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Trial by one's peers?

Magistrates are miles apart from the people they try, so why lament their decline, wonders Felix

28 January 2014

Lay magistrates are on the decline and there are fears that they are being edged out by their full time, professional colleagues, according to a report in The Times last week. This is lamented, that the ancient right of trial by one’s peers is being eroded, and that it is all generally a bad thing from the perspective of the 23,000 odd lay justices.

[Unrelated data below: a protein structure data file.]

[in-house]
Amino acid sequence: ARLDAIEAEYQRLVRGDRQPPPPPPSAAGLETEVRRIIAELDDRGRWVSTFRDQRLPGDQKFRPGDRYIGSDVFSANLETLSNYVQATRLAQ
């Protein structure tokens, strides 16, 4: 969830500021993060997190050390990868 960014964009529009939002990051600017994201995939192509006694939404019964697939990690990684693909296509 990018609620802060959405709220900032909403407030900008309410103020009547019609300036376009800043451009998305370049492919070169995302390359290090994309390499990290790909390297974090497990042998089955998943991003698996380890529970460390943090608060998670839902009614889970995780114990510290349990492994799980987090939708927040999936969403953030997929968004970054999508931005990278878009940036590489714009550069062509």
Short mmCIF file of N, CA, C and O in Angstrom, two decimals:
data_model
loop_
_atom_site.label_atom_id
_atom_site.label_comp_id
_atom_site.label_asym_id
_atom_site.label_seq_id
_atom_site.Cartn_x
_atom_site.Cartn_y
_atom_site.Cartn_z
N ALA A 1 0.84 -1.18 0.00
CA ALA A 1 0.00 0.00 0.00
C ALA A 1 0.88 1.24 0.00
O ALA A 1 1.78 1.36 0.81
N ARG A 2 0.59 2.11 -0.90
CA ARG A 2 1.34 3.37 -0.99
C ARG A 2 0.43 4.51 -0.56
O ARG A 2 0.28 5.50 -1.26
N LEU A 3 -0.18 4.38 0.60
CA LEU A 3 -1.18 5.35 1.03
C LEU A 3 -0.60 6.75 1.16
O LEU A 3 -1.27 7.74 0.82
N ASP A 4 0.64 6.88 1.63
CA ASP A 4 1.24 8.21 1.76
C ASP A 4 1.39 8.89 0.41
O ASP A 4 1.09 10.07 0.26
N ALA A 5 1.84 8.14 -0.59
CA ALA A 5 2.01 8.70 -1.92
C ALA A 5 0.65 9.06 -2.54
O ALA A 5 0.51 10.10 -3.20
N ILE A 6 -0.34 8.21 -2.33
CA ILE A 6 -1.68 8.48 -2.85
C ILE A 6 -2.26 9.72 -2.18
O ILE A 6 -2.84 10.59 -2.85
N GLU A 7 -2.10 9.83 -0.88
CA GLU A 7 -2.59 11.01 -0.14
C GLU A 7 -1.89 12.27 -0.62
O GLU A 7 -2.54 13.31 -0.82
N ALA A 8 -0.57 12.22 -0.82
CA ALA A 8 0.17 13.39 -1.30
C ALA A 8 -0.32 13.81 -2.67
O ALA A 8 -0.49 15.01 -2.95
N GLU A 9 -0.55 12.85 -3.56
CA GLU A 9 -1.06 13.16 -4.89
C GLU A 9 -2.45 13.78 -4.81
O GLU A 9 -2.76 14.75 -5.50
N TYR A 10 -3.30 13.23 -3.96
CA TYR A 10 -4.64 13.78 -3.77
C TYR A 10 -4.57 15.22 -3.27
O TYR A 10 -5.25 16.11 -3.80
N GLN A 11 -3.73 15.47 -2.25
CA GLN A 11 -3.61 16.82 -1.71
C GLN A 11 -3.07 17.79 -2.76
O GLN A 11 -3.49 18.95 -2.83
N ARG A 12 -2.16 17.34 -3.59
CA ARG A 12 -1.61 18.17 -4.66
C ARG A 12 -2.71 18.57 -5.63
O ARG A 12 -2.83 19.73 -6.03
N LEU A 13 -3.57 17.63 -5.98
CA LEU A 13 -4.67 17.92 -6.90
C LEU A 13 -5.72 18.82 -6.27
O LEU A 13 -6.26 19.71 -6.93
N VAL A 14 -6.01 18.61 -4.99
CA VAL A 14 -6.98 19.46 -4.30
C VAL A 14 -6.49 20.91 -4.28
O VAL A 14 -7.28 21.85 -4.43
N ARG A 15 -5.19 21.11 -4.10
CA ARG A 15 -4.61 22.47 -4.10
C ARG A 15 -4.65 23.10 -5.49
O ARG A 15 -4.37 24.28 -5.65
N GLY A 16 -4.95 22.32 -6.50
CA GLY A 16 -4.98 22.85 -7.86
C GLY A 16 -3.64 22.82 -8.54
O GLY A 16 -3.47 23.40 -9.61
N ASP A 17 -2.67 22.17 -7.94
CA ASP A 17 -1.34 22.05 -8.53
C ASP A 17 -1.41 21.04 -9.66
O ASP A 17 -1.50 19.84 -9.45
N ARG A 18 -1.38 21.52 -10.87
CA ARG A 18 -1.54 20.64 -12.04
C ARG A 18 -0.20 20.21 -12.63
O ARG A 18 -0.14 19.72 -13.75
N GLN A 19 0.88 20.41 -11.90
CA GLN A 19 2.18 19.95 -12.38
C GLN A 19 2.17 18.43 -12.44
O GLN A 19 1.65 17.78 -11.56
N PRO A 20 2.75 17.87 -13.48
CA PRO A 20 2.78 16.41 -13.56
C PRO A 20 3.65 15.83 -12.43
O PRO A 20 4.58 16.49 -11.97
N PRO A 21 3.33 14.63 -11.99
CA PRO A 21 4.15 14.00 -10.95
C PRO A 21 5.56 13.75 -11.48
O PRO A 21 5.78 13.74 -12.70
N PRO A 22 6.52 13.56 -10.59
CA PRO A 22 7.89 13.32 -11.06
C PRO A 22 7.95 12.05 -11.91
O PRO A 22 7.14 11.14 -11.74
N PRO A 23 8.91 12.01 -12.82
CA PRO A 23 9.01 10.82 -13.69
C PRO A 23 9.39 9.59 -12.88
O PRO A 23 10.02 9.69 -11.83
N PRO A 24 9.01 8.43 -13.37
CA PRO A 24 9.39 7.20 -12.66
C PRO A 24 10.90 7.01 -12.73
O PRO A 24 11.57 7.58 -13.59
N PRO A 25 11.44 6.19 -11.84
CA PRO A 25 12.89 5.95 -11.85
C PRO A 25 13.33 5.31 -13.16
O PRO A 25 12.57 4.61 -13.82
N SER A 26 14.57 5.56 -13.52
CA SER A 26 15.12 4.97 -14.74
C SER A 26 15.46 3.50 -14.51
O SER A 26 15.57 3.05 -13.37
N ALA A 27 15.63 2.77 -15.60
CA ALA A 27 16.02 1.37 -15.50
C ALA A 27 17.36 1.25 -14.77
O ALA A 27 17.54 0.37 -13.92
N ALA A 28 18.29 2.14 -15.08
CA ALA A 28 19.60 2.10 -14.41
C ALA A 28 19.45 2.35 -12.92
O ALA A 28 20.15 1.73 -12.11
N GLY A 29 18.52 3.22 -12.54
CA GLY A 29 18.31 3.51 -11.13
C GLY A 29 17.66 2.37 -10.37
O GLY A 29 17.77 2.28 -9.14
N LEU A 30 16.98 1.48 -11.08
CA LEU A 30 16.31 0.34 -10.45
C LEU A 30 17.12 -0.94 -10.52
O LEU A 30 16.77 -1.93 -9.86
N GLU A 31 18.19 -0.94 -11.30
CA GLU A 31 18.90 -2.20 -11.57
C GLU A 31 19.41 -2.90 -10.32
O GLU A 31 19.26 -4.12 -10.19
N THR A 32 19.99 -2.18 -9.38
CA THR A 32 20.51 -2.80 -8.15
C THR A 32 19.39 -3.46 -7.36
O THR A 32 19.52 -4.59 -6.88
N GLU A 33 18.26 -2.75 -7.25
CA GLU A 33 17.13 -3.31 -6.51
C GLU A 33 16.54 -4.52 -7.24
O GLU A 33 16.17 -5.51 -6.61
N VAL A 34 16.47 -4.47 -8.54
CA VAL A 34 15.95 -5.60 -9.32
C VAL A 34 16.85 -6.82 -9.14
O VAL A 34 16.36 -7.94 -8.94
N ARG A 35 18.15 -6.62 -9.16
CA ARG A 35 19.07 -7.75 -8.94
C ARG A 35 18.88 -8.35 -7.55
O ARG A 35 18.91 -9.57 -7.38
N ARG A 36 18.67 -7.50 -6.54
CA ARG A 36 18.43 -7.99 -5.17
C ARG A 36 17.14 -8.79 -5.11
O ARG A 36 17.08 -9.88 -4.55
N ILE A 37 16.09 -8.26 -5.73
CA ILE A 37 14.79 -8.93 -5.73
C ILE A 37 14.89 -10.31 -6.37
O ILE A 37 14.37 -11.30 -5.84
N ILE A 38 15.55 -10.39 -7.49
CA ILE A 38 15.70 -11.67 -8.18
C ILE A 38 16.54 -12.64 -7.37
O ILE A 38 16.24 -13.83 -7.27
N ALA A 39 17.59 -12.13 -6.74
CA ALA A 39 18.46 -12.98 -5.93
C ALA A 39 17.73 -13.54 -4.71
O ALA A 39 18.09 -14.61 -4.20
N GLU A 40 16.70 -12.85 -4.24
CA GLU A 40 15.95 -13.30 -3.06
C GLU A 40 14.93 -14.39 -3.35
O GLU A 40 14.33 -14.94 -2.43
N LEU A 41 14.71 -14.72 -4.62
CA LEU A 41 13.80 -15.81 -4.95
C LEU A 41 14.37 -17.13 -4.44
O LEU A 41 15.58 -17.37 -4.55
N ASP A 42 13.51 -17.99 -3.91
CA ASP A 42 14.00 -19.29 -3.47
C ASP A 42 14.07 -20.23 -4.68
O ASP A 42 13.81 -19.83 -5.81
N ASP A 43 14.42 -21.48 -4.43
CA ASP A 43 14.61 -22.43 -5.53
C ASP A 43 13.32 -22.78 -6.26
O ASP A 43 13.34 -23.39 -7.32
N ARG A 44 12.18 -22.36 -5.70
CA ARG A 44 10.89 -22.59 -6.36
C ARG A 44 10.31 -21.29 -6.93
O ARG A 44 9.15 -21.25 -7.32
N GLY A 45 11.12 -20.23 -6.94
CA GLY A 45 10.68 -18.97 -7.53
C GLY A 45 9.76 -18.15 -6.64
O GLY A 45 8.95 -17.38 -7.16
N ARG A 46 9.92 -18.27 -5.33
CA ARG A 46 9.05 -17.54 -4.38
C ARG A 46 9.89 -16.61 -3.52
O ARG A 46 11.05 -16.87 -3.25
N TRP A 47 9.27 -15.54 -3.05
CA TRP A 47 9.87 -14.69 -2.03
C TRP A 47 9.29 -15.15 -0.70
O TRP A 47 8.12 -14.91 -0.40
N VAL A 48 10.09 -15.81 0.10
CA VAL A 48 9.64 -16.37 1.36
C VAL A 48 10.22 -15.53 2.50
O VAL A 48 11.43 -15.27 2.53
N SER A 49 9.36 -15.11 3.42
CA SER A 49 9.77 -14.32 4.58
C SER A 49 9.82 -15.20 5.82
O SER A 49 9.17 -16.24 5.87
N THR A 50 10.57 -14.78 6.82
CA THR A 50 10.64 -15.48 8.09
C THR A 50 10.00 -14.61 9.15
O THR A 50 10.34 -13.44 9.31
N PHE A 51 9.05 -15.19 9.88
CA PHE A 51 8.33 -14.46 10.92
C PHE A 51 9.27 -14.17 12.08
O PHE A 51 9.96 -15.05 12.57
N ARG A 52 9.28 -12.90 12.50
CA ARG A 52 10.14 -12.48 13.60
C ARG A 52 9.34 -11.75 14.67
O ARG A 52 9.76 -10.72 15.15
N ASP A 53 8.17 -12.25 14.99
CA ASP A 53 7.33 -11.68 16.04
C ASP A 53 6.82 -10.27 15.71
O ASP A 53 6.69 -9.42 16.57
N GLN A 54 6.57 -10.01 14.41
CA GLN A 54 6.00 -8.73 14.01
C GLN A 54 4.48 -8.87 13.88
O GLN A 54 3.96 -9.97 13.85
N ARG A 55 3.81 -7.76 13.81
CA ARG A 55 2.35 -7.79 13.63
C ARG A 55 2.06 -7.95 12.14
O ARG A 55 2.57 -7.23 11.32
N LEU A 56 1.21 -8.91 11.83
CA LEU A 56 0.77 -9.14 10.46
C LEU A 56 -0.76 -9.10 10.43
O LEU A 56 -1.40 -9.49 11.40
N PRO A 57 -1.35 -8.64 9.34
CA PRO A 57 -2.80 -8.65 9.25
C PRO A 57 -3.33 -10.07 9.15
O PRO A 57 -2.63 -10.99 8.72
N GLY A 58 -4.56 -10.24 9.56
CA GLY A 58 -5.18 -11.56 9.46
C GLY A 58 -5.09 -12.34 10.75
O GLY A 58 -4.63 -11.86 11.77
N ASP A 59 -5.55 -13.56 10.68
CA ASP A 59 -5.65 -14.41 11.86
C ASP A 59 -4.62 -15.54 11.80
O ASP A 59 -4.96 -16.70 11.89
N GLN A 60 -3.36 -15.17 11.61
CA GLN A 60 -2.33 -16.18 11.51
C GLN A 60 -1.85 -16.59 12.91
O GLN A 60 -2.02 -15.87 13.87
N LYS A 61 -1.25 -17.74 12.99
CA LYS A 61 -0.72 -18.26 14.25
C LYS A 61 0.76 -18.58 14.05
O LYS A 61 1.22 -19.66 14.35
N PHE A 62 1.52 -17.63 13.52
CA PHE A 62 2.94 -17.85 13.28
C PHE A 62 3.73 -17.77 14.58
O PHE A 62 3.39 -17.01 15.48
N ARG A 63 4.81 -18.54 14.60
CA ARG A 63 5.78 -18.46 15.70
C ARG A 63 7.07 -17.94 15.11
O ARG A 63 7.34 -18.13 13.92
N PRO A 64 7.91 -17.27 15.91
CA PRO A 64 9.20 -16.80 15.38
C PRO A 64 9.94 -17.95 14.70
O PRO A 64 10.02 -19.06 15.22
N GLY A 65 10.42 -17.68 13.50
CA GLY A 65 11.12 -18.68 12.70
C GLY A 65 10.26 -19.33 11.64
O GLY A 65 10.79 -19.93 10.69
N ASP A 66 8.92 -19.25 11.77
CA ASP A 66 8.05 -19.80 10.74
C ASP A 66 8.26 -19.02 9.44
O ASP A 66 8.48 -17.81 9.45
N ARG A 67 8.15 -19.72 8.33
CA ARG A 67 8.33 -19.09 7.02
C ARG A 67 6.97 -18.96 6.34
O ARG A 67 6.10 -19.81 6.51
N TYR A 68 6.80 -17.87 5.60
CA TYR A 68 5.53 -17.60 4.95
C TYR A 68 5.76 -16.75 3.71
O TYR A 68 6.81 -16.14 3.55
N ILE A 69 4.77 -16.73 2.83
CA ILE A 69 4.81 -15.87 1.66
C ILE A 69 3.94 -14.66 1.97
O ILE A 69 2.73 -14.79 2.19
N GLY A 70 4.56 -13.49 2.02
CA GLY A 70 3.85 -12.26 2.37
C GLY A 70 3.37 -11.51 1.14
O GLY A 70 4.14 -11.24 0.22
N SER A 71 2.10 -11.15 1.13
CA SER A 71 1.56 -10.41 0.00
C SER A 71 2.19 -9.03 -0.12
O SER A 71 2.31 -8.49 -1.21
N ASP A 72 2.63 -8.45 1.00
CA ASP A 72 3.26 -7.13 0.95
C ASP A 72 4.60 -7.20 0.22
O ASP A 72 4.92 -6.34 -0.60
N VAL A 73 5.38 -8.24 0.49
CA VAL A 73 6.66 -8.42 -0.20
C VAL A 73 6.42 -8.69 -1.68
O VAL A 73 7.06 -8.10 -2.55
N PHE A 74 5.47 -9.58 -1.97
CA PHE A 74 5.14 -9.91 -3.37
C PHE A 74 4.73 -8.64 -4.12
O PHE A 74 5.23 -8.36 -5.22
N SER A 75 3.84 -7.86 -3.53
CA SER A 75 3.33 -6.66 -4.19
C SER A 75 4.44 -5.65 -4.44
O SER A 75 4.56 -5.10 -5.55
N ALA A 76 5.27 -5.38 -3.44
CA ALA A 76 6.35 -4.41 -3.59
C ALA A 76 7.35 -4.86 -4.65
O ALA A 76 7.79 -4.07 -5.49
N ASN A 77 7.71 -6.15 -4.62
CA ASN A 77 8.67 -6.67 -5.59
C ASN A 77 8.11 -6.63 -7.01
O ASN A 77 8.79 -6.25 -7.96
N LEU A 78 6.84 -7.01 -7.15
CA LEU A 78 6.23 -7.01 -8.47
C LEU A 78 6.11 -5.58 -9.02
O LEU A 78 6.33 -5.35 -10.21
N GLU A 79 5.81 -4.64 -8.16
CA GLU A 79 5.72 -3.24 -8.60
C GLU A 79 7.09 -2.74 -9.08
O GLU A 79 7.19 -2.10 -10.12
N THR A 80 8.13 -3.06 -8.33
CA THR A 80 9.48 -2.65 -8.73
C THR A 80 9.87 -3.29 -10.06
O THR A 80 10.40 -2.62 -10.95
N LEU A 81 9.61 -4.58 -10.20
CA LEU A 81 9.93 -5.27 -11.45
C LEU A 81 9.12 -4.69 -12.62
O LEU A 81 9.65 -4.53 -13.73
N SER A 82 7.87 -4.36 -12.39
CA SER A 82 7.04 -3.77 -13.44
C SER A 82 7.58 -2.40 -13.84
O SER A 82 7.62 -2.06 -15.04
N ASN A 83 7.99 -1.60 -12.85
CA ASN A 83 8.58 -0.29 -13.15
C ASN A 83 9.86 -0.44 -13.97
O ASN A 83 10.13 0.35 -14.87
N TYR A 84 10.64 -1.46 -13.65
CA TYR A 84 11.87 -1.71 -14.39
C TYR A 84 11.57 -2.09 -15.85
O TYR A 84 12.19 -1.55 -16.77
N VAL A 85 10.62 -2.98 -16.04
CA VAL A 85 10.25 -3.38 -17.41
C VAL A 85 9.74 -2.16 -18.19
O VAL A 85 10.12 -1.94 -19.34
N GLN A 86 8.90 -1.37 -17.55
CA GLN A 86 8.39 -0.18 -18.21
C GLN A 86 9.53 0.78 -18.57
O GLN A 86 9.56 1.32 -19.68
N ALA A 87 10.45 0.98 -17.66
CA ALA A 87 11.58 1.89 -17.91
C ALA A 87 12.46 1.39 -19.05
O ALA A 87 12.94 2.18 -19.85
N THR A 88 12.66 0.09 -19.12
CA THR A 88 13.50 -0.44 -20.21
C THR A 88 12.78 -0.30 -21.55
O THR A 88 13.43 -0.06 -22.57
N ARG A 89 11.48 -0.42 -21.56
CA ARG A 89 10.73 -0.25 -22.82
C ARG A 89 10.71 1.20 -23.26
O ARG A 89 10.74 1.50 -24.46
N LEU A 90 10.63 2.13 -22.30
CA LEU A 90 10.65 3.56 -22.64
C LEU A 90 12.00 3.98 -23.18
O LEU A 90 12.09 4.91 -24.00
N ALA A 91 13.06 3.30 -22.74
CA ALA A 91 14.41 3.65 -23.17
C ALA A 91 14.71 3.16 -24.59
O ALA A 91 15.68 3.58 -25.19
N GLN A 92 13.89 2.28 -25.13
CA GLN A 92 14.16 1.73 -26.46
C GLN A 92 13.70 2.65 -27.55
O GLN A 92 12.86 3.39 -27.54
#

Trial by one’s peers? That may have been true if you were, well, a peer, and had fellow Lords deciding your fate, as was amusingly portrayed in fiction by Dorothy L Sayers in Clouds of Witness, when the then Duke of Denver is tried for murder before the House of Lords. But really, these days, trial by one’s peers? Of the many – and I have seen a lot – of magistrates’ courts that I have visited, and make-up of the bench (figuratively and literally) compared to the hapless chap or

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